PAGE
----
At the turn of the century Laestadians divided into three group: l. The largest group is the Old Laestadians (Vanhoilliset), 2. Next in size is the First Born (Esikoiset), 3. The New Awakenists (Uudestiheraneet) is the third group in size. In both the First Born and the New Awakenist groups there have been small opposition groups. These opposition groups developed after World War II. Both have been protest actions the changes that had taken place in their respective groups. In the First Born group the simplicity of life as particularly emphasized and criticism against the dead condition of the state church was especially powerful. The course language that Laestadius used was continued in practice. In Europe and probably in America great changes have taken place in the First Born group in regard to these practices. The opposition group that developed wanted to continue the old model of Laestadius. The New Awakenists demanded that every Christian needed to experience in new birth a breaking of the sinful heart. As children grew up in the homes of the New Awakenists parents the concern arose as to whether children who have grown up in a Christian home needed to experience a new birth with the breaking of a sinful heart. This demand was beginning to abate and to disappear. The opposition that developed supported the old requirement. Neither of the opposition groups have been able to change the course of the major group they opposed. The Old Laestadians (Vanhoilliset), the Conservatives, are different. Great divisions have taken place over the years. The first great division took place in l930s. 1934 was a decisive year. The Big Services were held in Oulu in 1934 by the Old Laestadians (Vanhoilliset), the Conservatives. The result of that meeting was that the Word of Peace (Rauhan Sana) group separated from the Old Laestadians, now called the Suomen Rauhanyhdistysten Keskusyhdistys (SRK). Conditions in America contributed to the division in Finland in 1934 though conditions in America on the other hand were not the decisive factor in that division. As early as the beginning of the twentieth century two factors arose in the Old Laestadian (Vanhoilliset), Raattamaa aligned group (SRK) that seemed to contribute to that division. Two areas seem to have separated from the Old Laestadian (Vanhoilliset), Conservative group. John Rauttio who as a preacher in the Tornia River Valley was recognized and honored by all of Finland's Laestadians. He worked mainly in the Tornio River Valley. Oulu developed into the headquarters of the Old Laestadian (Vanhoilliset) (Raattamaa), Conservative (SRK) group. The Tornio River Valley congregation was left in the sidelines. The congregation didn't seem to have reason for opposition but in practice their relationship with the main body of the Old Laestadians (Vanhoilliset) (Raattamaa), Conservatives, waned. Another that became more isolated from the main body of Conservatives (SRK) were the Swedish speaking Laestadians in the Kokkola and Pietasaari. The reason for the drift apart was the language difference. There were in other areas Old Laestadians, Conservatives, who believed differently on some issues from the main stream of Conservative Laestadians. The decisive dividing of waters was the stance of the American Conservative Laestadians. In America those who considered themselves the Conservatives had a close feeling of fellowship with the like minded Conservatives (Vanhoilliset) in Finland. Even earlier the Conservatives were drifting apart into two distinct groups. Pastor Arthur Leopold Heidemann in 1908 began to separate from the others. By l920-1930 the separation was distinct to the extent that new congregations were being formed. In l928 the (Finnish) Apostolic Lutheran Church of America (the Federation) was established and separation was accelerated. The (Finnish) Apostolic Lutheran Church of America (the Federation) with headquarters in Hancock, Mi., and the (First) Apostolic Lutheran Church with headquarter in Calumet, Mi., (the Heidemann group), had fellowship relationship with like minded brethren in Finland. The Tornio River Valley group were allied with the (Finnish) Apostolic Lutheran Church of America (the Federation). The congregations and preachers in the Oulu area were allied with the (First) Apostolic Lutheran Church with the Mission and headquarters at Calumet, Mi. (the Heidemann group) in America. Close to the Swedish border in Central Finland the congregations allied with the (Finnish) Apostolic Lutheran Church of America (the Federation). Of the pastors and preachers Paul Rantala was the recognized minister there. He had visited in America twice in the early 1900s and was acquainted with the reasons for the division. The two distinct groups of Conservative Laestadian Lutherans in Finland and Apostolic Lutherans in America became closely allied with their like minded brethren across the the sea. Pastor Oscar Jussila and his father Heikki Jussila, Robert Vepsalainen and others were in fellowship with the Heidemann group and made mission trips to America on request of the Heidemann group. Antti Krekula and Ville Kaikkonen from Finland were called to America for mission visits by (Finnish) Apostolic Lutheran Church of America (the Federation). Because these two accepted the call from America they were disciplined by the SRK Laestadians in Finland. Sympathizers rallied to their support among the Conservatives in Finland. The calling of speakers from Finland by the two Conservative groups in America though not the decisive factor in the division yet it served to solidify the division between the two. The small First Born group felt they were forced out of the Conservative group. This group established its own paper the Word of Peace (Rauhan Sana). Looking at this division from a historical perspective of Laestadians the Word of Peace group (Rauhan Sana) should properly be called a schism and not a heresy for both groups seem to be generally in the same teaching and the same doctrine but different matters seemed to have caused the division. At the time of division differences in understanding and teaching suggested as differences in doctrine. It was recognized that in the Federation group there were many who supported the New Awakenist teaching. It was understood in Finland that the speakers who made the controversial trip to America had given support to the New Awakenist teaching but their explanations were not recognized or attention given to them. There was a noticeable difference in doctrine of the two groups though it was not great as earlier perceived. The Heidemann group here and the SRK group in Finland adhere more stringently then do the other groups to the doctrine of exclusivity or that their group is the only true group in teaching and practice. This type exclusivity is not as strongly emphasized in the Word of Peace (Rauhan Sana), the (Finnish) Apostolic Lutheran Church of America (the Federation) as it is in the Heidemann and the SRK groups but in practice in many areas in Finland there is not much difference. The inherited tradition and doctrine in both groups seem in general to be the same. The Word of Peace (Rauhan Sana), the (Finnish) Apostolic Lutheran Church of America (Federation) is much smaller in Finland than is the SRK group. The Rauhan Sana group is most numerous in the Oulu and Kokkola areas. Laestadian support and activities in the Tornia River Valley have decreased recently.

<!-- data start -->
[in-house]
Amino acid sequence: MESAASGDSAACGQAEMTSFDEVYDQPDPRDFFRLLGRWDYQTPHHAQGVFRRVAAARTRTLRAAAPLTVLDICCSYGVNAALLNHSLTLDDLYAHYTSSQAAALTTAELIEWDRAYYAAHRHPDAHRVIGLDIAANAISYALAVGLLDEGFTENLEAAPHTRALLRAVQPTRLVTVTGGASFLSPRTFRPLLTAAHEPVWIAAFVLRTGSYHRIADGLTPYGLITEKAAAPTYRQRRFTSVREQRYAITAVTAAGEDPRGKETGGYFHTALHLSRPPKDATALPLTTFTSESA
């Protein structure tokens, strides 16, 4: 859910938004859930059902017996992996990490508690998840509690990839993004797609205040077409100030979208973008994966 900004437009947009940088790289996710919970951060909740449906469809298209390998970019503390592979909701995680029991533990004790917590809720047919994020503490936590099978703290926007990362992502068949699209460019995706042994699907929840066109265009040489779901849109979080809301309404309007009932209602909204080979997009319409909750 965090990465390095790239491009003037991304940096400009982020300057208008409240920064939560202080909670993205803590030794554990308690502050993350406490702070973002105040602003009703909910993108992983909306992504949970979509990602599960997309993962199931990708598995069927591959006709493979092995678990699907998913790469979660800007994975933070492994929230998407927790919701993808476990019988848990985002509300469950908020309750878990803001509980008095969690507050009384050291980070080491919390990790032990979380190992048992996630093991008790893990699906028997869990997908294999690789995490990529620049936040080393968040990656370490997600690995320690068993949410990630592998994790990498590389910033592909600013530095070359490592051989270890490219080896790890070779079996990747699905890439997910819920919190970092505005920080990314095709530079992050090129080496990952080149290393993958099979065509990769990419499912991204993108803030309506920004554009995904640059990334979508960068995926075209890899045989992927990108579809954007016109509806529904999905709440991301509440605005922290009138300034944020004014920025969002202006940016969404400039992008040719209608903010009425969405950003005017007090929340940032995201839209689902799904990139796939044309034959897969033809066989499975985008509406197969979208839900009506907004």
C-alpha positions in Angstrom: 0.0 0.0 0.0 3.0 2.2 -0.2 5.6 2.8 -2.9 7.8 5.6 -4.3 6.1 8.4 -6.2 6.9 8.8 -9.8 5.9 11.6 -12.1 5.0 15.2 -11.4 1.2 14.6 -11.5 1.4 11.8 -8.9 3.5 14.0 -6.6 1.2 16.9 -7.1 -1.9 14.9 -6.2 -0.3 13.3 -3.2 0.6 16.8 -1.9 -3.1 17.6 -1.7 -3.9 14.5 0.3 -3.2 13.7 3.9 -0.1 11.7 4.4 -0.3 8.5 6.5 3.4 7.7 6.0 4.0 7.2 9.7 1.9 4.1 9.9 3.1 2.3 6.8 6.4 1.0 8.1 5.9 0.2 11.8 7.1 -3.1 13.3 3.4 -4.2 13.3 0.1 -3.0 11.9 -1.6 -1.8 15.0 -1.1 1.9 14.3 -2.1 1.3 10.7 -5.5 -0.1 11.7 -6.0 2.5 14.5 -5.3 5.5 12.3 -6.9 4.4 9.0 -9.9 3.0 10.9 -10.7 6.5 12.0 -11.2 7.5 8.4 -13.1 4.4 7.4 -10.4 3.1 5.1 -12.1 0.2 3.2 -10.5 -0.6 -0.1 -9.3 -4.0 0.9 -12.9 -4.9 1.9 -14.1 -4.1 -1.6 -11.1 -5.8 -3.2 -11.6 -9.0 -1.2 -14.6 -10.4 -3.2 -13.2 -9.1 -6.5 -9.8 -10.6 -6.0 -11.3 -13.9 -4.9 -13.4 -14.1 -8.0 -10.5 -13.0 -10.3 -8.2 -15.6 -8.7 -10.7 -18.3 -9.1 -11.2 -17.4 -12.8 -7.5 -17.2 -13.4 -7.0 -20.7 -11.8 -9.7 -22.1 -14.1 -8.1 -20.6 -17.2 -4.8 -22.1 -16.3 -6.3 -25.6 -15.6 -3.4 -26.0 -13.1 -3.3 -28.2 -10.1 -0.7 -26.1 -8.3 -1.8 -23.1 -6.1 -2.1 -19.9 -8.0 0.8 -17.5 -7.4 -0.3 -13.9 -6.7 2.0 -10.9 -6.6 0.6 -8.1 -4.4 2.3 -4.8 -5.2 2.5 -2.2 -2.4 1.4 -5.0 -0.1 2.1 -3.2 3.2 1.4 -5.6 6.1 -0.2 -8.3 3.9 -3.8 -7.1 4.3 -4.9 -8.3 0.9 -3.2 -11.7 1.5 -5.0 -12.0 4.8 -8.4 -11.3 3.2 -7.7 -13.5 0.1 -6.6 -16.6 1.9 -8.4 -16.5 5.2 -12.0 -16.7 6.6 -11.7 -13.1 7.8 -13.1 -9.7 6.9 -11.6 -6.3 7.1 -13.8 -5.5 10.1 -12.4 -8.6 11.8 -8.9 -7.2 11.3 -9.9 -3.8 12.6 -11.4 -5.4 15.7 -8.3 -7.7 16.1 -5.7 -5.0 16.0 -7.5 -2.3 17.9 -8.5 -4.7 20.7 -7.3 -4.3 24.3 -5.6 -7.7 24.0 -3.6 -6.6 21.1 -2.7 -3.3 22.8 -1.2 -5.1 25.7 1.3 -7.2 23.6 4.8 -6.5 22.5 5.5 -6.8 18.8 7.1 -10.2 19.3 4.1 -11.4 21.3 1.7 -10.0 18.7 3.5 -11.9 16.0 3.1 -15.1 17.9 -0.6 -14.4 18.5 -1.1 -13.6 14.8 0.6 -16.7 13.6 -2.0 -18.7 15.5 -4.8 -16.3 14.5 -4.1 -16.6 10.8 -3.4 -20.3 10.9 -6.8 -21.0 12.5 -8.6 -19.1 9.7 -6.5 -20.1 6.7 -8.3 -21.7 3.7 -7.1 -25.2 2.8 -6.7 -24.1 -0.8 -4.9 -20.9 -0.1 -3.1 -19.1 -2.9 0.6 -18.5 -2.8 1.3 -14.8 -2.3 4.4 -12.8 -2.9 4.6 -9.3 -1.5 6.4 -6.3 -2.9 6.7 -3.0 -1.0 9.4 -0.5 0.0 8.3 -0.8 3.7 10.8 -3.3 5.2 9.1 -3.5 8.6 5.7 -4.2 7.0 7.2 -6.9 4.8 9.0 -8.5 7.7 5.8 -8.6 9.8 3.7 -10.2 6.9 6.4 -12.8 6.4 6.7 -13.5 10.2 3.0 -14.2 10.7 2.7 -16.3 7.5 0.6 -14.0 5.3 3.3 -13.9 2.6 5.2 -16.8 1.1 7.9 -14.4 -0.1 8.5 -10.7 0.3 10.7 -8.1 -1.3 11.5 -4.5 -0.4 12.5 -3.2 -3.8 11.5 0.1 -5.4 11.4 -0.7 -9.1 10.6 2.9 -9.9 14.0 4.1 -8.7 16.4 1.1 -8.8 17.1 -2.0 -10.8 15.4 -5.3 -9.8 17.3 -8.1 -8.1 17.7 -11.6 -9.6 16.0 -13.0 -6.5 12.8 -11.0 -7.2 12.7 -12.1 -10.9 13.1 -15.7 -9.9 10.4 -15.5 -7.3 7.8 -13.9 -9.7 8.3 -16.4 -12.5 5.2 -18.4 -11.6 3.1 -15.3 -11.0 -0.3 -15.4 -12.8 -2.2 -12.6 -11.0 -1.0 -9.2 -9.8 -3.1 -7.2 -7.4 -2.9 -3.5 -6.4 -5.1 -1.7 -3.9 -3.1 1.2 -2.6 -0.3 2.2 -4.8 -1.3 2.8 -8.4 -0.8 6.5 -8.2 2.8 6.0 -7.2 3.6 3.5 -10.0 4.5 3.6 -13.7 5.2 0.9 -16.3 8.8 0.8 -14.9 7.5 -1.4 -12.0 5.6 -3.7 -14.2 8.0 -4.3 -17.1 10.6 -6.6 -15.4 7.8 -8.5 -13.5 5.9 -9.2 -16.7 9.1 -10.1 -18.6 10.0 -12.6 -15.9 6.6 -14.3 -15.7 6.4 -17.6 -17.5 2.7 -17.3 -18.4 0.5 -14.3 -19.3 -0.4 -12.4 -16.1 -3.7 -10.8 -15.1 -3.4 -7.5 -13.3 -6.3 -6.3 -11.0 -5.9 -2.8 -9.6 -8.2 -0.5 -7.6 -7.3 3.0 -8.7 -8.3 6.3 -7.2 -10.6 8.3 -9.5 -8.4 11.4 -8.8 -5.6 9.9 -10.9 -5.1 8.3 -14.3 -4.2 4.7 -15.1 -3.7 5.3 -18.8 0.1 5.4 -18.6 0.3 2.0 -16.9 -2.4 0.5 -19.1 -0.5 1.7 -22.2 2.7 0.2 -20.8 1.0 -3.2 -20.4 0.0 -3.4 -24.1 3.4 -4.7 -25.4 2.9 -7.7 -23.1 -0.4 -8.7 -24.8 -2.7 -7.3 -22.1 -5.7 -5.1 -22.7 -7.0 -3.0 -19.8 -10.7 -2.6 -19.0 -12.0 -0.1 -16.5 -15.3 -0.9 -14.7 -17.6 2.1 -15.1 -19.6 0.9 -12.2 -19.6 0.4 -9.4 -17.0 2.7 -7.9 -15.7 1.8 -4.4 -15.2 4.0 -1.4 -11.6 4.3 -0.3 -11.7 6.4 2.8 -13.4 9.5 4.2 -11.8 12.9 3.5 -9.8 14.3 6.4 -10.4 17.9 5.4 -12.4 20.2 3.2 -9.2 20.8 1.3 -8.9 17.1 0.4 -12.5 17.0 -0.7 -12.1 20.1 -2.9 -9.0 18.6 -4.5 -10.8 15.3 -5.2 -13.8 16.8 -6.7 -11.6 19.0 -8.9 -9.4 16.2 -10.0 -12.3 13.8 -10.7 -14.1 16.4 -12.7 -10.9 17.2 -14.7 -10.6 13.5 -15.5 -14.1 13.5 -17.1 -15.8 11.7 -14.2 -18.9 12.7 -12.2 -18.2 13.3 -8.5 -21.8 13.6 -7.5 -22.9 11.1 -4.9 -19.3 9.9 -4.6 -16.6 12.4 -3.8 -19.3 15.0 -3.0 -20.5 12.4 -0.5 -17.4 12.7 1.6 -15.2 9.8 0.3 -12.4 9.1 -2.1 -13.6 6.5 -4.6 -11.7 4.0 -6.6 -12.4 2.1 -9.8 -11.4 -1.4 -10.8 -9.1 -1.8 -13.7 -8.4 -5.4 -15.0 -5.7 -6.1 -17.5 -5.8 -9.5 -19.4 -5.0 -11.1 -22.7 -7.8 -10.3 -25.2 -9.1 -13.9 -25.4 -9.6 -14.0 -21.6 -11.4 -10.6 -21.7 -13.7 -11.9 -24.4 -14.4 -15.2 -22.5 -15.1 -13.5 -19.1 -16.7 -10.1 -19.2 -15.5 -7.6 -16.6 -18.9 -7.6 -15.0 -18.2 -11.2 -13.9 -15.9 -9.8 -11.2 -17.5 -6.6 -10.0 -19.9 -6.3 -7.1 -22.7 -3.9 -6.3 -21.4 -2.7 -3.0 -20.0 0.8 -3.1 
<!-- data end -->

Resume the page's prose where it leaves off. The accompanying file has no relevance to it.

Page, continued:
In 1960 there was another type of crisis. This correctly should not be called a division but a crisis in which a large number of Conservative pastors separated or were separated from the SRK. There are different opinions about this. (The lecturer belonged to this group though personally he said he has never been separated from any group. The lecturer, Pekka Raittila, is a pastor in the Evangelical Lutheran Church of Finland with a conviction to the SRK Laestadians.) Though there were a few who were separated by the main group of the SRK yet the majority had not been separated by the SRK. A few pastors who were in leadership positions were separated from the SRK. There were about one hundred pastors who left the SRK movement at that time. Two or three lay preachers and a lay Christian joined the pastors' group at that time from the SRK. Though the number of pastors and lay Christians was small yet the separation reflected negatively on the SRK image.